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Head to Los Feliz to Try Colonche, Mexico’s Refreshing Fermented Cactus Fruit Beverage That Almost Went Extinct

It’s a lightly alcoholic pre-conquest beverage of Indigenous origin, made from fermenting "tuna" cactus fruit that grows on nopales. The flavor is extremely refreshing, semi-sweet, tropical-leaning, and tangy at first. But it finishes dry. 

9:00 AM PDT on October 25, 2023

In the race to commodify traditional Mexican beverages for the U.S. market, from bottled aguas frescas to carbonated tepaches, there is one regional libation that most self-professed Mexican drinks nerds have yet to try to scale up: colonche. 

It’s a lightly alcoholic pre-conquest beverage of Indigenous origin, made from fermenting the crimson red fruit that grows out of nopal paddles. Its roots go back to Mexico, pre-European conquest.

Even in the Mexico of today, it’s hard to find this 2,000-year-old beverage outside the two states where it originated: Zacatecas and San Luis Potosí, which also happen to be Mexico’s top cactus producers for national and export consumption, which coincide with the top production of tunas (cactus fruit), too. 

But if colonche goes the way of pulque, tepache, and tejuino, we are only starting to see the beginning of its effervescent mainstreaming. Unlike its fermented cousins, colonche has two things going for it that the others don't: a stunningly opaque, hot pink color that is naturally occurring without artificial dyes, and a pleasant, lightly sweet flavor to back up its good looks. 

Maxwell Reis unbottling a colonche bottle. Photo by Javier Cabral for L.A. TACO.

The ABV is like any other fruit-fermented beverage, hovering around the 2-3% mark. The flavor is extremely refreshing, semi-sweet, tropical-leaning, and tangy at first. But it finishes dry. 

The light, alluring, cactus-derived drink has been the muse of both Maxwell “Beer Ghost” Reis and Giovanni “Brewjo” Martinez, the two beverage nerds behind the bar at Mírate in Los Feliz. They are the first to offer the beverage on a menu in a Mexican restaurant in Los Angeles. 

The two have been experimenting with several batches and styles of colonche, mostly in the Zacatecan tradition. That means it contains nothing but liquefied tunas, sometimes with a bit of added sugar and other times just with the fruit alone. 

Brewjo, whose family is from Veracruz, takes the process one step further into the mystical realm, blessing each fermentation vessel with palo santo before starting a new batch. He also had the idea of adding the tuna peels as the liquid ferments, so that the colonche ferments with its own yeast (combined with ambient yeast from the restaurant’s own natural air). 

As the temperature starts to drop, both are looking forward to dabbling with the San Luis Potosí-style of making colonche, which emphasizes the addition of spices like cinnamon sticks as it ferments. 

Colonche in a glass at Mírate. Photo by Javier Cabral for L.A. TACO.

“At the end of the day, does smoking it with palo santo do a lot? Who knows. But it’s horrifically romantic, which means a lot to us when creating this special beverage,” Reis tells L.A. TACO on a recent Wednesday afternoon.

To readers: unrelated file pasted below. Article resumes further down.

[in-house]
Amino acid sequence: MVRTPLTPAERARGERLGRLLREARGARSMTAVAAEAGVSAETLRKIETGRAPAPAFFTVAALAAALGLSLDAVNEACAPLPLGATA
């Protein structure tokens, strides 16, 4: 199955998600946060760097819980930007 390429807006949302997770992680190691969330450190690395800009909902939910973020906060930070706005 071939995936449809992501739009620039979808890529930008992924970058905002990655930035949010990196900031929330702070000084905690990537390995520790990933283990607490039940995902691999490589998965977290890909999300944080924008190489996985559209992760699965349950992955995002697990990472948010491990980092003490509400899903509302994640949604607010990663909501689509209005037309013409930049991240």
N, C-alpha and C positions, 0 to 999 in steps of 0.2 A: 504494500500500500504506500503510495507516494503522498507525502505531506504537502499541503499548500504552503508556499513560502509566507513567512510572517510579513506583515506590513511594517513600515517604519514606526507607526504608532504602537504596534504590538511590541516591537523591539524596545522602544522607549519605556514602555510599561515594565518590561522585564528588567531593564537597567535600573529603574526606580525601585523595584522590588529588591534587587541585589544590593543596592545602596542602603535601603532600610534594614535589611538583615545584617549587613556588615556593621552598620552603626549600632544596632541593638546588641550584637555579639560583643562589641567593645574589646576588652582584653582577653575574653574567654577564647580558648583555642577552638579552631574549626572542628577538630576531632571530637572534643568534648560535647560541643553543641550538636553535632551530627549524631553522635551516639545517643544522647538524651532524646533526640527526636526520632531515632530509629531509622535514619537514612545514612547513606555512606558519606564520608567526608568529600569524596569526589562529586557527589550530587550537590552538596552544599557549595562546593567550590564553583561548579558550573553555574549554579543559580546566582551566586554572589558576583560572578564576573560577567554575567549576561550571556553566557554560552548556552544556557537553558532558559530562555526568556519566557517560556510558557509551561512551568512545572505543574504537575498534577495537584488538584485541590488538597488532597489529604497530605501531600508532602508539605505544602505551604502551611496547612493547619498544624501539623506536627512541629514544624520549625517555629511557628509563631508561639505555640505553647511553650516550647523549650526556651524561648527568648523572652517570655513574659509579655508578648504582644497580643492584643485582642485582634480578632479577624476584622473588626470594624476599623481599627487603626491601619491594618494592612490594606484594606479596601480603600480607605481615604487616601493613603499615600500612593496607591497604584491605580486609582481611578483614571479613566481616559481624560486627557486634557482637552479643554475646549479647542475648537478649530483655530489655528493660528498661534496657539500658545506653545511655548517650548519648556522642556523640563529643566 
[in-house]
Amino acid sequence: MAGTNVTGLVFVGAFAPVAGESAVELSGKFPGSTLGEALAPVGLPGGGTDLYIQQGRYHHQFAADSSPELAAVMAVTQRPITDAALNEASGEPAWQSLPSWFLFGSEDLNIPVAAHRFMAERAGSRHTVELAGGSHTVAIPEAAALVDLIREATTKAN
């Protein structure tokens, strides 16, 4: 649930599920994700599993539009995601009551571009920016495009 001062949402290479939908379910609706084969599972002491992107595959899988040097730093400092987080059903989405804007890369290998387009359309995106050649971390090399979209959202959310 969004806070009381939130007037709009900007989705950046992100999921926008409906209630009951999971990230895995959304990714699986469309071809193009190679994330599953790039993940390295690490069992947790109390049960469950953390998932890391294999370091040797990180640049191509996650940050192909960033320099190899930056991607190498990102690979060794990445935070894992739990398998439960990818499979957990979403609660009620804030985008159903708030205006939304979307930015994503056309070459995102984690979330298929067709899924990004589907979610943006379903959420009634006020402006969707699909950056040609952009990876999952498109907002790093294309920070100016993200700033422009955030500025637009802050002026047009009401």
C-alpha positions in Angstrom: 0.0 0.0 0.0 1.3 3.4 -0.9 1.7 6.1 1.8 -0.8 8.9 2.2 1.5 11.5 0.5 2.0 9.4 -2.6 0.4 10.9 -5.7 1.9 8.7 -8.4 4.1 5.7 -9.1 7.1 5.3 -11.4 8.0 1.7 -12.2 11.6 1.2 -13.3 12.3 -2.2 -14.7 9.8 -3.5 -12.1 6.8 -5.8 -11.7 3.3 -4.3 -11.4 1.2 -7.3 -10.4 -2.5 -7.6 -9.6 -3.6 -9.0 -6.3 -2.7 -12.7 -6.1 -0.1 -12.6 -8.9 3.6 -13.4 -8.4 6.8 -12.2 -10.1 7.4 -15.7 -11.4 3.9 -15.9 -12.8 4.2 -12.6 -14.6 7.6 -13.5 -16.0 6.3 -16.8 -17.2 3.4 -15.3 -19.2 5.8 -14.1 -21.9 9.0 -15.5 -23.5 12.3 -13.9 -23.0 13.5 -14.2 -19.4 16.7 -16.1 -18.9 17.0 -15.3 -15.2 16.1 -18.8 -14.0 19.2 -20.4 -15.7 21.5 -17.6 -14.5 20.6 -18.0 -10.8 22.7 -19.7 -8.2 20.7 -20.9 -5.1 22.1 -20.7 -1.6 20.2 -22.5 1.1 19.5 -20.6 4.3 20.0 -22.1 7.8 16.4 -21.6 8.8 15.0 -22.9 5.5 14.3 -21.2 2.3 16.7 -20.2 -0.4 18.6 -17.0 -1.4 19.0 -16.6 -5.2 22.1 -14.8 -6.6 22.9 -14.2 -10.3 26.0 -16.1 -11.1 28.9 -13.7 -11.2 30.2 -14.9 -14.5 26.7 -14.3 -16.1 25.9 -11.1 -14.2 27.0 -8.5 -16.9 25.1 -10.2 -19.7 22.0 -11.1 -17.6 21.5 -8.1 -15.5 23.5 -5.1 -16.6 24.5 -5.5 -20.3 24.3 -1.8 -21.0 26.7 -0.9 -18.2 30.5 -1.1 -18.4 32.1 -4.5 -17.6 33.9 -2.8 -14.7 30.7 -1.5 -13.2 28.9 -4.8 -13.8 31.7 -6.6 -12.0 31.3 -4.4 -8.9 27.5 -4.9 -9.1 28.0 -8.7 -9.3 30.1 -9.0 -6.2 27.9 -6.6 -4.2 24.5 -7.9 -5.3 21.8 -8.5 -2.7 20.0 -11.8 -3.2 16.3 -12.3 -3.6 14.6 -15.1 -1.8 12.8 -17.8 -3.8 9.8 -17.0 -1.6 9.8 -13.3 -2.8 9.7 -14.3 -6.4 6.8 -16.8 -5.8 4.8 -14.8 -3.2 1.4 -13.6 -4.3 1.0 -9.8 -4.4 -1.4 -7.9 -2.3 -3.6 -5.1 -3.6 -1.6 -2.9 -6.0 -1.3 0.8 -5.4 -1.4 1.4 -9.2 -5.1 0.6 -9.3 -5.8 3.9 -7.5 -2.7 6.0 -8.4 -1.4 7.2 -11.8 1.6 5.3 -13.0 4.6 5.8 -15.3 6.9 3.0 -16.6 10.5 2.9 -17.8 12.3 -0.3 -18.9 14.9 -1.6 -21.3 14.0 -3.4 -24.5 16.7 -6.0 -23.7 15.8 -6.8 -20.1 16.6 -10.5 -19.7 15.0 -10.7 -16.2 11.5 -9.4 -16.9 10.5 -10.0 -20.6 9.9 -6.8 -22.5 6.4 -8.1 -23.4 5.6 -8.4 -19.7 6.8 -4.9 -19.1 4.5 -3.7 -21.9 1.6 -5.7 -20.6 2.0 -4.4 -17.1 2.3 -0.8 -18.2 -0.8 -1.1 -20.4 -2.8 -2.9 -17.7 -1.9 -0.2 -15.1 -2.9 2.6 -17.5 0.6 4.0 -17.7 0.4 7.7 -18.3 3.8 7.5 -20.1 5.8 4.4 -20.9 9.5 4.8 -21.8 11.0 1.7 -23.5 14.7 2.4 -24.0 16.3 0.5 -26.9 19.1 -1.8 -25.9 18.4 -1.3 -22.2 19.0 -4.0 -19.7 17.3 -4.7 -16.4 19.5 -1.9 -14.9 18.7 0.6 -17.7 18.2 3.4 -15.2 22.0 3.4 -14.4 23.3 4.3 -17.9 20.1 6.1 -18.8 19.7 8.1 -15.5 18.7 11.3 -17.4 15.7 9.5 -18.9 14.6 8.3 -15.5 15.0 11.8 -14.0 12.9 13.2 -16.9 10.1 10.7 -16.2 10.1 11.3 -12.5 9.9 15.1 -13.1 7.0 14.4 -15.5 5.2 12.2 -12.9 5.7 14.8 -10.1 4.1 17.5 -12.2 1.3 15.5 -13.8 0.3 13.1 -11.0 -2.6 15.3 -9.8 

He takes out his latest batch of colonche in a glass bottle, a batch that uses cooked fruit instead of raw fruit. The thick, burgundy-colored liquid is pressurized inside, causing it to burst out as soon as you open. Similar to the classic elementary school experiment where baking soda and vinegar are mixed to create a controlled, foamy overflow from a papier-mâché volcano. 

“It’s alive,” jokes Martinez.  

To get the average Los Feliz customer to care about colonche, Reis first resorted to offering it as a complementary aperitivo-type beverage to each customer before their food arrived, hoping that tasting just a few ounces would result in a full $6 order. That plan didn’t work out, so he quickly pivoted to resorting to shaking a margarita with it, which worked instantly. 

Mirate’s colonche margarita is now one of their most-ordered cocktails, mostly due to its head-turning, high saturation of pink, and extremely sippable Cascahuin blanco tequila. 

“As much as I resisted putting colonche in a margarita, it’s a really effective way to introduce a new alcohol to an American market, says Reis.” 

Seeing the complete gringo-fication of colonche in Los Feliz might annoy some, but when you find out that this beverage almost went extinct, we’ll take a hot pink margarita over a dead beverage lost in time any day. It takes a well-versed forward restaurant like Mírate willing to reach deeply into Mexican gastronomy to be able to be one of the first to do it.

Cactus fruit season finishes at the end of October, but Reis and Martinez are already vacuum-sealing tuna peels for the future fermentation of nixtamal-based tejuino and other fermented beverages in the fall. Reis also has a secret pulque connect, which he is hyper-fermenting into a vinegar for Mirate chef Josh Gil to cure fish with in a ceviche.   

“Who knows, in four years, if colonche makes it big, like how tepache is making it big right now in the U.S. and pulque’s comeback in Mexico, at least customers will be able to say, ‘Oh yeah, I remember when I first had it at Mírate,’” says Reis. 

1712 N Vermont Ave. Los Angeles, CA 90027. Closest Metro lines and stop: Metro B Line - "Vermont/Sunset Station", Bus Lines 180, 206, and 217 - "Hollywood/New Hampshire", Bus Lines 204 and 754 - "Vermont/Hollywood."

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